Fishing Regulations in Colorado

Last Updated: 26.05.20

Colorado is an area in the USA famous for its variety of fish species and great fishing spots. If you’re planning your next fishing adventure with your retractable fishing pole in this region then you need to learn about the rules and regulations that apply to this state.

Any person between 18 and 64 years old must purchase initially a habitat stamp that allows them to apply for a fishing or hunting license. One habitat stamp costs $10.00 and is nonrefundable. There’s no need to get more than one because it is valid for one person during a period of one whole year, starting from April 1st up until March 31, the following year. Also, there’s the possibility to acquire a lifetime habitat stamp if you’re willing to pay $300.25.

Both residents and nonresidents of the state of Colorado can fish without a license or habitat stamp on June 3-4 during the Free Fishing days. Otherwise, an annual resident license can be bought at a price of $26 while a non-resident permit costs $56 or $21 for a five-day pass.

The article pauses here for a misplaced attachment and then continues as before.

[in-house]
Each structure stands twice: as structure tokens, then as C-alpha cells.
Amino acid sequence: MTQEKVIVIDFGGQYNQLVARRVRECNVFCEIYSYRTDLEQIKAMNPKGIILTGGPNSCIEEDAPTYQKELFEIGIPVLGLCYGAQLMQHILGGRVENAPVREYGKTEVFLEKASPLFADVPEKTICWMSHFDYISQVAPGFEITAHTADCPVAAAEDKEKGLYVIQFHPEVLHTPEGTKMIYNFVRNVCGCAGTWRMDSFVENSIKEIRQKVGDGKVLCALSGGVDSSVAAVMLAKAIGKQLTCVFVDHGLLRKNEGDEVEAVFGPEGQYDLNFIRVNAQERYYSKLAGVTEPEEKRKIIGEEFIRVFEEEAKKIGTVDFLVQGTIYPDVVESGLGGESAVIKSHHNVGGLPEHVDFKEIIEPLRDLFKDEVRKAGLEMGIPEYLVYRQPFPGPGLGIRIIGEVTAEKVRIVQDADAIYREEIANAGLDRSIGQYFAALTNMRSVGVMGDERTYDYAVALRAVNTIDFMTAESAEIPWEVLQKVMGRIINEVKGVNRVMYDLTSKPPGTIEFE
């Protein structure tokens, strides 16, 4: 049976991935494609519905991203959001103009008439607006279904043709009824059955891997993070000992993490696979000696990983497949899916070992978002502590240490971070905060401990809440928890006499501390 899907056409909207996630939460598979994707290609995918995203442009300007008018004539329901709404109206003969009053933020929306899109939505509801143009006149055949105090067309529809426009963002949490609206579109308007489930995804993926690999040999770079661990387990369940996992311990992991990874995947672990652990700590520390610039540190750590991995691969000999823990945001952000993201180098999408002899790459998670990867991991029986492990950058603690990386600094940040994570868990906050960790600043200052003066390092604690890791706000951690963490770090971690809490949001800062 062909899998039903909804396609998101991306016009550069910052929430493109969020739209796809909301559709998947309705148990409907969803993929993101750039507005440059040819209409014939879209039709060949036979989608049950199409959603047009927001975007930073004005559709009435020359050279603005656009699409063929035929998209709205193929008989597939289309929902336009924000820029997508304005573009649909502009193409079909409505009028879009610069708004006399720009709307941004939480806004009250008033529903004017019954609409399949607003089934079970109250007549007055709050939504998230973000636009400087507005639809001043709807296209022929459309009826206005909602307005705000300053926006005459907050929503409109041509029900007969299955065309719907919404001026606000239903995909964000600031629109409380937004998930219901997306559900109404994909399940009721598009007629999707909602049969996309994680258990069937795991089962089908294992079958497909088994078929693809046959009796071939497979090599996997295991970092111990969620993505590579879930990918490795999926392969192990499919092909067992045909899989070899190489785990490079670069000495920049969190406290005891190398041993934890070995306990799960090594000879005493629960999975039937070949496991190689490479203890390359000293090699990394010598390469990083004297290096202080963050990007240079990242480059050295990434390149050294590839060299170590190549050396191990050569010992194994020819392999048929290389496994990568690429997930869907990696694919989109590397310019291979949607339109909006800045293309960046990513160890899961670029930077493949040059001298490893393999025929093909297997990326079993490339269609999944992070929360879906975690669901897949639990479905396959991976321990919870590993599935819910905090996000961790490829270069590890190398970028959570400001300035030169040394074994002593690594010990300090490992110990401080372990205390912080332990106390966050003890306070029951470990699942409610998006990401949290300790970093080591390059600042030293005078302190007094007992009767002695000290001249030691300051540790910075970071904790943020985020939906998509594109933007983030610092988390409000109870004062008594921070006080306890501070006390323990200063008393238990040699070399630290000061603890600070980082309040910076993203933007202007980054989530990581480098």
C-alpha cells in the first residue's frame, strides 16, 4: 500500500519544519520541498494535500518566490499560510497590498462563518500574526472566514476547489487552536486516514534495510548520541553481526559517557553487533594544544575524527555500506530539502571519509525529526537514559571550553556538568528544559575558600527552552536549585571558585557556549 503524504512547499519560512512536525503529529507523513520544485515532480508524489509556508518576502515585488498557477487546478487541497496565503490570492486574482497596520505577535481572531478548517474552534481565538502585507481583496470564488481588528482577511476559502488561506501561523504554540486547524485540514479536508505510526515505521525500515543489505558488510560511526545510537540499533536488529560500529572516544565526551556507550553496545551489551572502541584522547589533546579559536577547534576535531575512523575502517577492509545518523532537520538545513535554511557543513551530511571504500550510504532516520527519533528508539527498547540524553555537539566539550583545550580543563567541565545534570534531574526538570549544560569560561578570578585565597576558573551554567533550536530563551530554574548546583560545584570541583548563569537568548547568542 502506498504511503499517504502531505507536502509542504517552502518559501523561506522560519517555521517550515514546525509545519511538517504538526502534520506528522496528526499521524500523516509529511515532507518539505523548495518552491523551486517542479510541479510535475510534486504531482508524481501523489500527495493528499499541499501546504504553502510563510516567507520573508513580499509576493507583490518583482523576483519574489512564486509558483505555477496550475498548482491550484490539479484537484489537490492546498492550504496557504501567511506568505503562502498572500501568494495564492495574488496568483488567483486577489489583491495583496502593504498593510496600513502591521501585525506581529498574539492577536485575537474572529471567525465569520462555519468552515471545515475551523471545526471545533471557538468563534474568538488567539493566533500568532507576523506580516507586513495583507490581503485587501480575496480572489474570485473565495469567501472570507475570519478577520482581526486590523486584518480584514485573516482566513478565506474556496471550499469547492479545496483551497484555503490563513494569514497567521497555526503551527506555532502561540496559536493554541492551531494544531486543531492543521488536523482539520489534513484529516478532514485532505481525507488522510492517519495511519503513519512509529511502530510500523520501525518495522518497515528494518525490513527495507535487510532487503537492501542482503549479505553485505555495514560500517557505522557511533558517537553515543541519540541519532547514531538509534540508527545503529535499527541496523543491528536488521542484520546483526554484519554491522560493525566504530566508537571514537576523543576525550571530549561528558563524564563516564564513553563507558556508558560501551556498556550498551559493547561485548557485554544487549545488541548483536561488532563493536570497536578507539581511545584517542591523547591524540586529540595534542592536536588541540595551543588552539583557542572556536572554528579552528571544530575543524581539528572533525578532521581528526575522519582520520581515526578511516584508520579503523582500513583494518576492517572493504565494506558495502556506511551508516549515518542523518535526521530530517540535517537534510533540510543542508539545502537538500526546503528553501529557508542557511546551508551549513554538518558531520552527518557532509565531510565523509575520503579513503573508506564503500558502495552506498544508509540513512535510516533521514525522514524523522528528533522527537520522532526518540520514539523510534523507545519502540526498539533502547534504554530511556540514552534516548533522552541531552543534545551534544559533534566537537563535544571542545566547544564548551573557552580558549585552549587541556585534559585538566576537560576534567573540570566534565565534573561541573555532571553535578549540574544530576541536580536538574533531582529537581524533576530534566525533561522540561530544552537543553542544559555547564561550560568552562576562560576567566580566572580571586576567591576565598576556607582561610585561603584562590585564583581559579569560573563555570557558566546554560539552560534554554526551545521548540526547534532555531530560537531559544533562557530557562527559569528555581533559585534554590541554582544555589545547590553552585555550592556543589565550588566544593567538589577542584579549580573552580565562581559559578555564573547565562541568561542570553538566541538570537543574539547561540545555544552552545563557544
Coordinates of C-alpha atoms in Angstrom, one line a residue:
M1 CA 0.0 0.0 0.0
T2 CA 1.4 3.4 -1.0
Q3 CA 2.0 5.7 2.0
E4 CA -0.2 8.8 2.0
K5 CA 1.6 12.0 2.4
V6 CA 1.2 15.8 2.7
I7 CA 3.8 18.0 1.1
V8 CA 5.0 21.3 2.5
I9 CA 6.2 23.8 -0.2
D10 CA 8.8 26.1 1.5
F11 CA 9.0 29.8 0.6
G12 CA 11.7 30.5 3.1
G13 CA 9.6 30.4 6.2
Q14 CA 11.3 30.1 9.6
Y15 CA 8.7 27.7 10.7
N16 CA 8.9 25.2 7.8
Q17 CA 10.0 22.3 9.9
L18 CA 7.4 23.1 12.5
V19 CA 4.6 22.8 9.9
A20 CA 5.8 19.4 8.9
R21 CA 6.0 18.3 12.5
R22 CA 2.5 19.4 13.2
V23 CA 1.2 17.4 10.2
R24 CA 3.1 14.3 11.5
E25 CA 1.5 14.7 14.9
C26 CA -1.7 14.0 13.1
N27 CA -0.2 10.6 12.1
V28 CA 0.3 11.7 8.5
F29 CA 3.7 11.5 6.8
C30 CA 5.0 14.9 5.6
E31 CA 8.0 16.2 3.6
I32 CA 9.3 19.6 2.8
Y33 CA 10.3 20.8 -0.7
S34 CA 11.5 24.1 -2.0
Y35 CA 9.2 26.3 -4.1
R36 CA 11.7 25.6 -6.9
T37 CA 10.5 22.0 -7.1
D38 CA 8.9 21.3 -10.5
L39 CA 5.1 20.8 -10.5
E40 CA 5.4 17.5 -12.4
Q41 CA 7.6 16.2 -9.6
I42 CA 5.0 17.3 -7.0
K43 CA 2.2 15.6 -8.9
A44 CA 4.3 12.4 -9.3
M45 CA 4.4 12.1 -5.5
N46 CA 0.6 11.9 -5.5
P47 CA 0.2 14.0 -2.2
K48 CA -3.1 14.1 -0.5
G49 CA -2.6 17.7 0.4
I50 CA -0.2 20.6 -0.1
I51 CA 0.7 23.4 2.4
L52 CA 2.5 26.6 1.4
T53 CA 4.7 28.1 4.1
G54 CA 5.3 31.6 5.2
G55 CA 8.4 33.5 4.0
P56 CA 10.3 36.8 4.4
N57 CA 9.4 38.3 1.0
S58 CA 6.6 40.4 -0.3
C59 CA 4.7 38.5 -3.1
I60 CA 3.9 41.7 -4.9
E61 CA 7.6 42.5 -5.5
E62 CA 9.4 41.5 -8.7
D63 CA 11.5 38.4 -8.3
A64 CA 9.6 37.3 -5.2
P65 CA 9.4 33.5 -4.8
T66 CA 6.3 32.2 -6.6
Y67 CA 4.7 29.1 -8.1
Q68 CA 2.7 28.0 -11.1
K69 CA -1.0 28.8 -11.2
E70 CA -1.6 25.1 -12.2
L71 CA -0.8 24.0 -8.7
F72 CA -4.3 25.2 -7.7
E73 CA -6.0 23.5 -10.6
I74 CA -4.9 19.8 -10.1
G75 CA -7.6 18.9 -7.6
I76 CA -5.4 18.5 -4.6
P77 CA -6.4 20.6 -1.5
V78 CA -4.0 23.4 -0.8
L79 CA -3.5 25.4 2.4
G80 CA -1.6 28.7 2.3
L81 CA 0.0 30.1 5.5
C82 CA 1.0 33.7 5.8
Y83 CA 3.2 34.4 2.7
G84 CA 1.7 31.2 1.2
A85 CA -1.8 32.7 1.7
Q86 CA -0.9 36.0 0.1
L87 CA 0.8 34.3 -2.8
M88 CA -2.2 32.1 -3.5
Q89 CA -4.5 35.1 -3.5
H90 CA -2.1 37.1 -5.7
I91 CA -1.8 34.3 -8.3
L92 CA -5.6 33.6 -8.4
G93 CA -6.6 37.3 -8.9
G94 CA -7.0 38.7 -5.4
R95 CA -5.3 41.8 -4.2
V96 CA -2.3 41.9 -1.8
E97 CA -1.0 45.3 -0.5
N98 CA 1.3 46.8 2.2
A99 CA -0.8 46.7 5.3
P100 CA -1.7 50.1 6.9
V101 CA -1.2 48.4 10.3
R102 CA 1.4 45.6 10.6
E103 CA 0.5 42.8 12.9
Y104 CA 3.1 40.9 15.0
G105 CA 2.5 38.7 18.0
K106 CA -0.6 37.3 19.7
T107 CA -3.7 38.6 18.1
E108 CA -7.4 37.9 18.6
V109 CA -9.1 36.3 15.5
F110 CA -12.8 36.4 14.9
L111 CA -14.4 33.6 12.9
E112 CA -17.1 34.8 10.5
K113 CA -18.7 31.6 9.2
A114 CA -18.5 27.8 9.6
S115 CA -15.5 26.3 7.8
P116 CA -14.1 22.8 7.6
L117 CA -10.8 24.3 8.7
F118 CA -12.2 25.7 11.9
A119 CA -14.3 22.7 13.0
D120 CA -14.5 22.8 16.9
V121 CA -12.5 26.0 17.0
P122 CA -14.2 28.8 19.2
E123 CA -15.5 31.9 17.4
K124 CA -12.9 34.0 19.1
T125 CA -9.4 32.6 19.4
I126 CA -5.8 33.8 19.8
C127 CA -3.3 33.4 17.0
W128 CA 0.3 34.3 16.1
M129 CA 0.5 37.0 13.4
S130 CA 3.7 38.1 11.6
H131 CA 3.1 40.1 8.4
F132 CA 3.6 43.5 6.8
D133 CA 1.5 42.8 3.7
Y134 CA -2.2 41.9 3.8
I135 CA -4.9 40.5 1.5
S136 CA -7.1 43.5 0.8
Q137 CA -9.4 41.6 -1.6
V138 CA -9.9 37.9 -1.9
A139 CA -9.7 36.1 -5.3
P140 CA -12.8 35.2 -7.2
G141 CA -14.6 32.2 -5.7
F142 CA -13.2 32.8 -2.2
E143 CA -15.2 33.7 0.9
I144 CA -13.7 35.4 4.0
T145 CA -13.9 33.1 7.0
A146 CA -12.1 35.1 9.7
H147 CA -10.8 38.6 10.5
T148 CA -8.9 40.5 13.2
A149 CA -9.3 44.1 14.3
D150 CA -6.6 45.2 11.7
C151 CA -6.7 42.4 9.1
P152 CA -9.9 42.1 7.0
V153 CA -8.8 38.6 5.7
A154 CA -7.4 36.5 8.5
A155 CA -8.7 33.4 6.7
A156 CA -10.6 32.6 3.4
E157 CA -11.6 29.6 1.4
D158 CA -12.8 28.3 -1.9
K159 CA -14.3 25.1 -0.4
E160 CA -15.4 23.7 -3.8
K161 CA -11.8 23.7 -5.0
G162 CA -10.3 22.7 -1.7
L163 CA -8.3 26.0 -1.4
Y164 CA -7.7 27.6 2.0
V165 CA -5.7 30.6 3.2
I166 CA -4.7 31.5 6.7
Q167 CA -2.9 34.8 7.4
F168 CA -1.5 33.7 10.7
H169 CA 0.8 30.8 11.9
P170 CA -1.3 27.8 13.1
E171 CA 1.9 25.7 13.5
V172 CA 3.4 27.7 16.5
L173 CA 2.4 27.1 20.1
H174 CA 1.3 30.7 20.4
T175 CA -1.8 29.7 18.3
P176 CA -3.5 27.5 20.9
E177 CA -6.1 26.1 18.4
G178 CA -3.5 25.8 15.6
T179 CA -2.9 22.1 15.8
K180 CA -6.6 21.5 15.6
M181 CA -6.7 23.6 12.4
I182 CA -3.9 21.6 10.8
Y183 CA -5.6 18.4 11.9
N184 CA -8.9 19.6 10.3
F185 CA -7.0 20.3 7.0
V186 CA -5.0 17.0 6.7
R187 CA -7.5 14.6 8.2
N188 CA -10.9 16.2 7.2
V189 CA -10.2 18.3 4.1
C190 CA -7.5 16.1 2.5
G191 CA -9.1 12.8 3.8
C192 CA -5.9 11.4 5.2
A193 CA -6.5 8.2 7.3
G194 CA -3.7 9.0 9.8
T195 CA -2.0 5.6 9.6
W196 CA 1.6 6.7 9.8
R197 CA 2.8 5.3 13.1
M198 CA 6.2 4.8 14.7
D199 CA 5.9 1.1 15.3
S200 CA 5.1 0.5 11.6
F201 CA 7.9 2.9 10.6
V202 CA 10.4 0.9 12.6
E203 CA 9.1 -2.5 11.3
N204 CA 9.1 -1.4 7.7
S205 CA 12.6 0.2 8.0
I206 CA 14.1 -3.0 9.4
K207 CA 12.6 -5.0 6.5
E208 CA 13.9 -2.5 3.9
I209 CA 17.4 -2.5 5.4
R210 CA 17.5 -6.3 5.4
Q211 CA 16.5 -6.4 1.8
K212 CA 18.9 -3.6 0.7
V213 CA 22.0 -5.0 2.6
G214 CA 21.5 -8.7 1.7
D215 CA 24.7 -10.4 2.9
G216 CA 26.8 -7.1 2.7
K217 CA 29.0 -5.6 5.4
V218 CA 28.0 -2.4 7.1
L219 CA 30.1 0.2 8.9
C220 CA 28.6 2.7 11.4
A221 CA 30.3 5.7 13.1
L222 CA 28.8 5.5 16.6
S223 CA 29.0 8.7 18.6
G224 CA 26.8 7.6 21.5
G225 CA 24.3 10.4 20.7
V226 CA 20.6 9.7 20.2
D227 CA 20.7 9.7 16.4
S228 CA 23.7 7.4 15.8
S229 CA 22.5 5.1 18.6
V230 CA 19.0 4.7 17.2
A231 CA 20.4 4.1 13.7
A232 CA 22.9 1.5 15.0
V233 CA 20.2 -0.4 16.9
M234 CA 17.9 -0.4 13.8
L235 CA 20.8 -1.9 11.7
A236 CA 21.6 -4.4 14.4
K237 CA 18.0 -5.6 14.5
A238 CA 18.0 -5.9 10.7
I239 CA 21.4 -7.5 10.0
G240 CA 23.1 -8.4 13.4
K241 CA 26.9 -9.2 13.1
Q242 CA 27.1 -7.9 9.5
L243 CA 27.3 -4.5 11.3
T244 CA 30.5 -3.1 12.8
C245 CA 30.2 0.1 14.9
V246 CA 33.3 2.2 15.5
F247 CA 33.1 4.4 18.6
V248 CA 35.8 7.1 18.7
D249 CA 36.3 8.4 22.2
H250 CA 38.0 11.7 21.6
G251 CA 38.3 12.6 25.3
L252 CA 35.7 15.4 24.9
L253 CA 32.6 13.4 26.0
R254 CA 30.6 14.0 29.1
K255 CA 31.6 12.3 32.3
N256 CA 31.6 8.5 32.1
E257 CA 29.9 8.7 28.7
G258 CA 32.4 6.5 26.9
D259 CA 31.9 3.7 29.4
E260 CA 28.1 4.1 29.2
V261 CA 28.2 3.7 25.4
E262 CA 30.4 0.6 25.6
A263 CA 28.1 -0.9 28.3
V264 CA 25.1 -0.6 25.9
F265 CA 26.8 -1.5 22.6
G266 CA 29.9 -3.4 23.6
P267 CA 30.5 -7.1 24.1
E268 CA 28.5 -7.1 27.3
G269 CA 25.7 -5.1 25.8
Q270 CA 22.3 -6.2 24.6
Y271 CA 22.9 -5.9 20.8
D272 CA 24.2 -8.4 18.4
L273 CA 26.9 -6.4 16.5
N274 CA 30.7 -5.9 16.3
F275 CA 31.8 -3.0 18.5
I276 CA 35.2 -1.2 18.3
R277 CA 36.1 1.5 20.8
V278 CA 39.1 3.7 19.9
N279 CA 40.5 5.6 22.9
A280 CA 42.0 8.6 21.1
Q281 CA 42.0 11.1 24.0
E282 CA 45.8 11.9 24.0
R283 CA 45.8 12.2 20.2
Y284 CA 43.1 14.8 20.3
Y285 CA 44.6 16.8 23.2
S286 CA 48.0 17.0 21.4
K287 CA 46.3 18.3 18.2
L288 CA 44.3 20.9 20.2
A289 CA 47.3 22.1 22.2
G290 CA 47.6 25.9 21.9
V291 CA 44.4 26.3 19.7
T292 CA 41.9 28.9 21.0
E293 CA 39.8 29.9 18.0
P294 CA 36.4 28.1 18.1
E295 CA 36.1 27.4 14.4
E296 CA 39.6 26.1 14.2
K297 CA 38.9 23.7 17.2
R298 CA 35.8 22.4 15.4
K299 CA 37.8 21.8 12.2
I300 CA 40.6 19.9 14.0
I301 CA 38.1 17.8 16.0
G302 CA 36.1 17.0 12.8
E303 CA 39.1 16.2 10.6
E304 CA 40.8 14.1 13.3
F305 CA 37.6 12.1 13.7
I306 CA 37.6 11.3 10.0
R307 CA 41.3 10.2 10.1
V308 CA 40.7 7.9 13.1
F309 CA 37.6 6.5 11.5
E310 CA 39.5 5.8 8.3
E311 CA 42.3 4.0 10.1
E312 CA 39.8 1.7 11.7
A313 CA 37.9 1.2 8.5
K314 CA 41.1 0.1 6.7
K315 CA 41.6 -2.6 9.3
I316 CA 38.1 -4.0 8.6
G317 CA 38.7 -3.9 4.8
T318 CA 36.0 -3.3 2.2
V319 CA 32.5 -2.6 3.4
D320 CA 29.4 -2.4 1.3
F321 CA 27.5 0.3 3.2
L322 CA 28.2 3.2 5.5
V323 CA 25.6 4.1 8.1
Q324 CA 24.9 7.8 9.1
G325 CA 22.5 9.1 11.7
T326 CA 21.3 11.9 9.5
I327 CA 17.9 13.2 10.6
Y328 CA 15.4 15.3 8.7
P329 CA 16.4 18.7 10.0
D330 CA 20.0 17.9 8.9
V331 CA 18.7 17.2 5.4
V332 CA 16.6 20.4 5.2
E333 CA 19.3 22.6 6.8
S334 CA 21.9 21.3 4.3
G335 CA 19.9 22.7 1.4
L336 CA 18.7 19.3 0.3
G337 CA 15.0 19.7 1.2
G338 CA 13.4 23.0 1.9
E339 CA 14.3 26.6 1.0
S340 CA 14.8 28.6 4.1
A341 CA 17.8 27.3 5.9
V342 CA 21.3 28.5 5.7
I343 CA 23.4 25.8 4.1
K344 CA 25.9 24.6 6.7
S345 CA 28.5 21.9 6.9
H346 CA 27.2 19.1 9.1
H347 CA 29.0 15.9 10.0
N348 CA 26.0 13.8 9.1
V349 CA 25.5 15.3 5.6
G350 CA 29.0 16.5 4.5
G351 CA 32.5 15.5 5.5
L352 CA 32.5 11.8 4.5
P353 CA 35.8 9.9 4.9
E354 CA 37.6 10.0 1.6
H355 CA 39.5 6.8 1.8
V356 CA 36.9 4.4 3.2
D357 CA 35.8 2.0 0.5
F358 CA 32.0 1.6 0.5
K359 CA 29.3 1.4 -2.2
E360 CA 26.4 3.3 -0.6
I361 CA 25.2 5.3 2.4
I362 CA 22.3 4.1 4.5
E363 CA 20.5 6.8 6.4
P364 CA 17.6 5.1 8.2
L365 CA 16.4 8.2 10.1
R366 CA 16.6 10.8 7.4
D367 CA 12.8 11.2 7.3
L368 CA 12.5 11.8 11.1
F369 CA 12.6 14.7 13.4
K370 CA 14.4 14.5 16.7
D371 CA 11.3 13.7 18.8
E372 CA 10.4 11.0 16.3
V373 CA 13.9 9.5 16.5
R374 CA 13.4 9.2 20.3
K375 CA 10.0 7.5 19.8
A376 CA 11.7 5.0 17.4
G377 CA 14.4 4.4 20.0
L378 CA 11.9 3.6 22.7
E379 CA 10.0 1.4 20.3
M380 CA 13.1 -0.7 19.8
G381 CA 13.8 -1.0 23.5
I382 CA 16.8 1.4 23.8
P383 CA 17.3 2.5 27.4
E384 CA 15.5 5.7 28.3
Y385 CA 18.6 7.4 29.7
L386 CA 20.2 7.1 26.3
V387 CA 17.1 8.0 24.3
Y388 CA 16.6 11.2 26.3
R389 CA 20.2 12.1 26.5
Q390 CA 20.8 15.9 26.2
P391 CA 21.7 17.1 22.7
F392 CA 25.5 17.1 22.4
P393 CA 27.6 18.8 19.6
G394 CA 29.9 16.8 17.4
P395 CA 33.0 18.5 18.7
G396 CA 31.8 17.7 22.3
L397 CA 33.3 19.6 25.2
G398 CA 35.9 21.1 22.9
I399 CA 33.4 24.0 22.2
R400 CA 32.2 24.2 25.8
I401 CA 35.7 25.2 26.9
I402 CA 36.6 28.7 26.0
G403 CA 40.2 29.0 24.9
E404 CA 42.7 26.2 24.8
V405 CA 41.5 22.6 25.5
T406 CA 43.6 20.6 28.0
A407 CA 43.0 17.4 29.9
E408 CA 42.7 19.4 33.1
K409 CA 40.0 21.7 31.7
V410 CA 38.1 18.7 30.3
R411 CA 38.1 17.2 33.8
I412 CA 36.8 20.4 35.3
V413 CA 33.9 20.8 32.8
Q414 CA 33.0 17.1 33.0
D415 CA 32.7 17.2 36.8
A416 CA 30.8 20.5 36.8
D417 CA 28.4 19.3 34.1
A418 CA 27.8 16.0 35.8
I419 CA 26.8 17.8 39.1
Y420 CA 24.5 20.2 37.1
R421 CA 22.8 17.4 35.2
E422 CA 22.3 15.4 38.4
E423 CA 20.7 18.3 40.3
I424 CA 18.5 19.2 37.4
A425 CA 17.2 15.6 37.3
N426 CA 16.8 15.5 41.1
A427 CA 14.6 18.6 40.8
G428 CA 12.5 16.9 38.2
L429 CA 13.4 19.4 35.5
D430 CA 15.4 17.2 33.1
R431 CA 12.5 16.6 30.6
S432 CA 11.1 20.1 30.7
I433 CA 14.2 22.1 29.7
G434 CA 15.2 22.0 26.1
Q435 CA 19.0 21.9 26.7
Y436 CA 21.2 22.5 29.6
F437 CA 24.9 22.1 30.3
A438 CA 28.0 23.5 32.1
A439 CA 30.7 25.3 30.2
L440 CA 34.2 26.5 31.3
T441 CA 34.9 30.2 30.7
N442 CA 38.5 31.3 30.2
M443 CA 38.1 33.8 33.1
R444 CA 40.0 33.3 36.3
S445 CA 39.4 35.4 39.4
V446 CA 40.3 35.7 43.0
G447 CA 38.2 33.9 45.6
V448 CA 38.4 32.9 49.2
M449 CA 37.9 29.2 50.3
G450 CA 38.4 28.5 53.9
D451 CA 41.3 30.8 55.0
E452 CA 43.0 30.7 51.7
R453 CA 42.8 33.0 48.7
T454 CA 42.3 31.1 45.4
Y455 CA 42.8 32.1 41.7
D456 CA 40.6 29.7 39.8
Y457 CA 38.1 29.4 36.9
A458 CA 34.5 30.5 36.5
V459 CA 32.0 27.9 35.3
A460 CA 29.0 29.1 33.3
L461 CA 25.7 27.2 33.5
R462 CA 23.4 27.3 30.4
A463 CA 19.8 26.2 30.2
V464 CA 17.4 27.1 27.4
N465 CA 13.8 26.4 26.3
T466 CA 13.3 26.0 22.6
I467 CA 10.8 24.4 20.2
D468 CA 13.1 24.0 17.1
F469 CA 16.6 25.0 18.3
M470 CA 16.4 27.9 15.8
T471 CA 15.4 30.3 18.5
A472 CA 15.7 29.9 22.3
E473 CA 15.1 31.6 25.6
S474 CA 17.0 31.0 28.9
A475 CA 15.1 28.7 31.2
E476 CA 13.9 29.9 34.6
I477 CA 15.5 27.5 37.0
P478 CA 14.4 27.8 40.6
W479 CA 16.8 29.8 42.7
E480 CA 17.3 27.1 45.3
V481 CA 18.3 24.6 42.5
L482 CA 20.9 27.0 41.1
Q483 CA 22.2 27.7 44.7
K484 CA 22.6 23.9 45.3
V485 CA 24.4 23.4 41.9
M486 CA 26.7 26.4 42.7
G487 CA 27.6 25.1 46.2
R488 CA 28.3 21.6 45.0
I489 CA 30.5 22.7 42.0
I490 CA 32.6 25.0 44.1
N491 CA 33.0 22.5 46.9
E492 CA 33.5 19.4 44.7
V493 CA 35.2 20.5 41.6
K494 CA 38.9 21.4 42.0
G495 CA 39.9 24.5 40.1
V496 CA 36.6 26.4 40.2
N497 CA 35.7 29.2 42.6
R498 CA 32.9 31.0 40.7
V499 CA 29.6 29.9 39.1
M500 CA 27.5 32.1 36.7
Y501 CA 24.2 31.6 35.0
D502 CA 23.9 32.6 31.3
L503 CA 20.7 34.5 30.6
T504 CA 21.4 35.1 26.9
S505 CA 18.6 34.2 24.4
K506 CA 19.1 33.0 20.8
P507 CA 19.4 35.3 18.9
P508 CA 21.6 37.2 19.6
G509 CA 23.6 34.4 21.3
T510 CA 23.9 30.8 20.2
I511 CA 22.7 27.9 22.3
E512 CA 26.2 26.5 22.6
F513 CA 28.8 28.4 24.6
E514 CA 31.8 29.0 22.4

Colorado residents that have reached the age of 64 or older can obtain an annual fishing license from the Colorado Parks and Wildlife locations or licensing agencies for $1. If you need a second rod, a hand line or a tip-up you need to purchase a second-rod stamp. You just need to be aware that a second stamp can’t be transferred to another person.

In order to buy a license, you’ll need a current and valid photo ID, a proof of residency, if that’s the case and the habitat stamp. Customers aged 16 or older will need a social security number, as well.

You can get the fishing license online, from cpw.state.co.us/fish/buyapply, by phone, or in person, from the CPW offices and license agents found statewide.

In order to practice fishing in safe and legal conditions, you must be aware of certain prohibited acts: